Conclusions/Significance

A peculiar epidemiological situation was observed in northeastern Italy, with the co-circulation of two distinct populations of L. infantum; one population mainly detected in dogs and the other population detected in humans and in a sand fly. While the classical cycle of CanL in Italy fits well into the data obtained for the first population, the population found in infected humans exhibits a different cycle, probably not involving a canine reservoir. This study can contribute to a better understanding of the population structure of L. infantum circulating in northeastern Italy, thus providing useful epidemiologic information for public health authorities.

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<![CDATA[The small non-coding RNA response to virus infection in the Leishmania vector Lutzomyia longipalpis]]> https://www.researchpad.co/article/5b28b5d9463d7e1340e24745

Sandflies are well known vectors for Leishmania but also transmit a number of arthropod-borne viruses (arboviruses). Few studies have addressed the interaction between sandflies and arboviruses. RNA interference (RNAi) mechanisms utilize small non-coding RNAs to regulate different aspects of host-pathogen interactions. The small interfering RNA (siRNA) pathway is a broad antiviral mechanism in insects. In addition, at least in mosquitoes, another RNAi mechanism mediated by PIWI interacting RNAs (piRNAs) is activated by viral infection. Finally, endogenous microRNAs (miRNA) may also regulate host immune responses. Here, we analyzed the small non-coding RNA response to Vesicular stomatitis virus (VSV) infection in the sandfly Lutzoymia longipalpis. We detected abundant production of virus-derived siRNAs after VSV infection in adult sandflies. However, there was no production of virus-derived piRNAs and only mild changes in the expression of vector miRNAs in response to infection. We also observed abundant production of virus-derived siRNAs against two other viruses in Lutzomyia Lulo cells. Together, our results suggest that the siRNA but not the piRNA pathway mediates an antiviral response in sandflies. In agreement with this hypothesis, pre-treatment of cells with dsRNA against VSV was able to inhibit viral replication while knock-down of the central siRNA component, Argonaute-2, led to increased virus levels. Our work begins to elucidate the role of RNAi mechanisms in the interaction between L. longipalpis and viruses and should also open the way for studies with other sandfly-borne pathogens.

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<![CDATA[Concomitant Immunity Induced by Persistent Leishmania major Does Not Preclude Secondary Re-Infection: Implications for Genetic Exchange, Diversity and Vaccination]]> https://www.researchpad.co/article/5989dae1ab0ee8fa60bbbd69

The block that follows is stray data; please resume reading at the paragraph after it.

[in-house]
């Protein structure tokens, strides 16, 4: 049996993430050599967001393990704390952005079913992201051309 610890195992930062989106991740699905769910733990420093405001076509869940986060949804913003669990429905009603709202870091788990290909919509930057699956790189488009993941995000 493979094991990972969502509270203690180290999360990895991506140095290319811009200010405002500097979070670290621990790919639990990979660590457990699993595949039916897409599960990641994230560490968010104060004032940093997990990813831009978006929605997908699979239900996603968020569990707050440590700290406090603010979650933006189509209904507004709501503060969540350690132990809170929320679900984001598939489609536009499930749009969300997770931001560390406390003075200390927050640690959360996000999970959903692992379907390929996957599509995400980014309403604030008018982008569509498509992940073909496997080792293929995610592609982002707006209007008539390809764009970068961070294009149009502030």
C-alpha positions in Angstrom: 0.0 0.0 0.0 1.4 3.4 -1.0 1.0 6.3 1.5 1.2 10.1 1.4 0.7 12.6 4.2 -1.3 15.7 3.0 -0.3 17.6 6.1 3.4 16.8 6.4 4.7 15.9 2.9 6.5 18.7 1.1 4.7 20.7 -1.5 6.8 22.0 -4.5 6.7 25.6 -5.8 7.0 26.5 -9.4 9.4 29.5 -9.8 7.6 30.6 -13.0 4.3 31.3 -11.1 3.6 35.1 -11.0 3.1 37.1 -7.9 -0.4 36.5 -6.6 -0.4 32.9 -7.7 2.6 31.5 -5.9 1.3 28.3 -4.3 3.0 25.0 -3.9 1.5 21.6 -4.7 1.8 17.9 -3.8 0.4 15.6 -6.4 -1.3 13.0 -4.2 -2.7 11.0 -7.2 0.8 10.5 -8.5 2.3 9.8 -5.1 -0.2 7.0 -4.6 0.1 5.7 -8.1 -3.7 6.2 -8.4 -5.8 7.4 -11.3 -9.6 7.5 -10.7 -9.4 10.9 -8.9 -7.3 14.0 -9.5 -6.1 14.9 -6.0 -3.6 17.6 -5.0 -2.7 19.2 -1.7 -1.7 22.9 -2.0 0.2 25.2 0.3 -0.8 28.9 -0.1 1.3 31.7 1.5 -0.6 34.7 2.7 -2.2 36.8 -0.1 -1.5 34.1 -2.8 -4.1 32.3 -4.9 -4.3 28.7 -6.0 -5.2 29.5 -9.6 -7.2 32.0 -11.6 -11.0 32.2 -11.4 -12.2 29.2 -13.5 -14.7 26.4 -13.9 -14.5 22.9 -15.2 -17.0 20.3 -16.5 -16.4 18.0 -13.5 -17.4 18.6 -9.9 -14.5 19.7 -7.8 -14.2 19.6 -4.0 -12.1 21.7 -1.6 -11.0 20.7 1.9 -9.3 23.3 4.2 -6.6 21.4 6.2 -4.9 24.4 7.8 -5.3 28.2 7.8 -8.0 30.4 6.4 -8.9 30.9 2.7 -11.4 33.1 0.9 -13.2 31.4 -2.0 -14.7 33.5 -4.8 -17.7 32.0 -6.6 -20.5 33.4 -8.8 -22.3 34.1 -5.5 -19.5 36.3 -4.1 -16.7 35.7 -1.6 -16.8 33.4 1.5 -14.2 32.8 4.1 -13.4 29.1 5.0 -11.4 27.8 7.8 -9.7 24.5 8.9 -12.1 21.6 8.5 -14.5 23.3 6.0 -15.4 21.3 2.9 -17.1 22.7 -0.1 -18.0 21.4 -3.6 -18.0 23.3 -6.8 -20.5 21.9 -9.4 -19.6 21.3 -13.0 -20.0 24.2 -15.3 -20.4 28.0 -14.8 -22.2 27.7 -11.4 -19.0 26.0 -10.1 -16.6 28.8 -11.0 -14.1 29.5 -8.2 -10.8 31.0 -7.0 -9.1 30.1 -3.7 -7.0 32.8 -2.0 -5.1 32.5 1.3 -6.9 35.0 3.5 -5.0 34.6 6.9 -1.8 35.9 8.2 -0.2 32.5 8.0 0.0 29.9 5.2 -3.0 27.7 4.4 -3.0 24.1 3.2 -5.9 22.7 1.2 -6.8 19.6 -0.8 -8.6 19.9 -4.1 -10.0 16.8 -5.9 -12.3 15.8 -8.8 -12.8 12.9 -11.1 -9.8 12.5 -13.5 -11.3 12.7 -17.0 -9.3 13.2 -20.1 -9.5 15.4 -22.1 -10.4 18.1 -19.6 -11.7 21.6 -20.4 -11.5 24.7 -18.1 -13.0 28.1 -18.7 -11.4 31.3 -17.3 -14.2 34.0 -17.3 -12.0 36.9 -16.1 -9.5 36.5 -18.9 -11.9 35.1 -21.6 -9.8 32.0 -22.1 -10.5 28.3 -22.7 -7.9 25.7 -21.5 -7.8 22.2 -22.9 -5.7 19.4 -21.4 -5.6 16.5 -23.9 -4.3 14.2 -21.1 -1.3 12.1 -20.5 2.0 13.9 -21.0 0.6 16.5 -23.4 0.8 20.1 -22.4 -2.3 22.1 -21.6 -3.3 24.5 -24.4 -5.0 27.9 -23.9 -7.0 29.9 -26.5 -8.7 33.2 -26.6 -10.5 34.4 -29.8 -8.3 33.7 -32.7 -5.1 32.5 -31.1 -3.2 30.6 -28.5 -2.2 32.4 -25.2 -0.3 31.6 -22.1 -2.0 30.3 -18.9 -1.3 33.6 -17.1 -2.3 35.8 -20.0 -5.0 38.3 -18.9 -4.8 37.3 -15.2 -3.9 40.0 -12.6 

Background

Many microbes have evolved the ability to co-exist for long periods of time within other species in the absence of overt pathology. Evolutionary biologists have proposed benefits to the microbe from ‘asymptomatic persistent infections’, most commonly invoking increased likelihood of transmission by longer-lived hosts. Typically asymptomatic persistent infections arise from strong containment by the immune system, accompanied by protective immunity; such ‘vaccination’ from overt disease in the presence of a non-sterilizing immune response is termed premunition or concomitant immunity. Here we consider another potential benefit of persistence and concomitant immunity to the parasite: the ‘exclusion’ of competing super-infecting strains, which would favor transmission of the original infecting organism.

Methodology / Principle Findings

To investigate this in the protozoan parasite Leishmania major, a superb model for the study of asymptomatic persistence, we used isogenic lines of comparable virulence bearing independent selectable markers. One was then used to infect genetically resistant mice, yielding infections which healed and progressed to asymptomatic persistent infection; these mice were then super-infected with the second marked line. As anticipated, super-infection yielded minimal pathology, showing that protective immunity against disease pathology had been established. The relative abundance of the primary and super-infecting secondary parasites was then assessed by plating on selective media. The data show clearly that super-infecting parasites were able to colonize the immune host effectively, achieving numbers comparable to and sometimes greater than that of the primary parasite.

Conclusions / Significance

We conclude that induction of protective immunity does not guarantee the Leishmania parasite exclusive occupation of the infected host. This finding has important consequences to the maintenance and generation of parasite diversity in the natural Leishmania infectious cycle alternating between mammalian and sand fly hosts.

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<![CDATA[Distribution and Dispersal of Phlebotomus papatasi (Diptera: Psychodidae) in a Zoonotic Cutaneous Leishmaniasis Focus, the Northern Negev, Israel]]> https://www.researchpad.co/article/5989da2fab0ee8fa60b83e9a

Background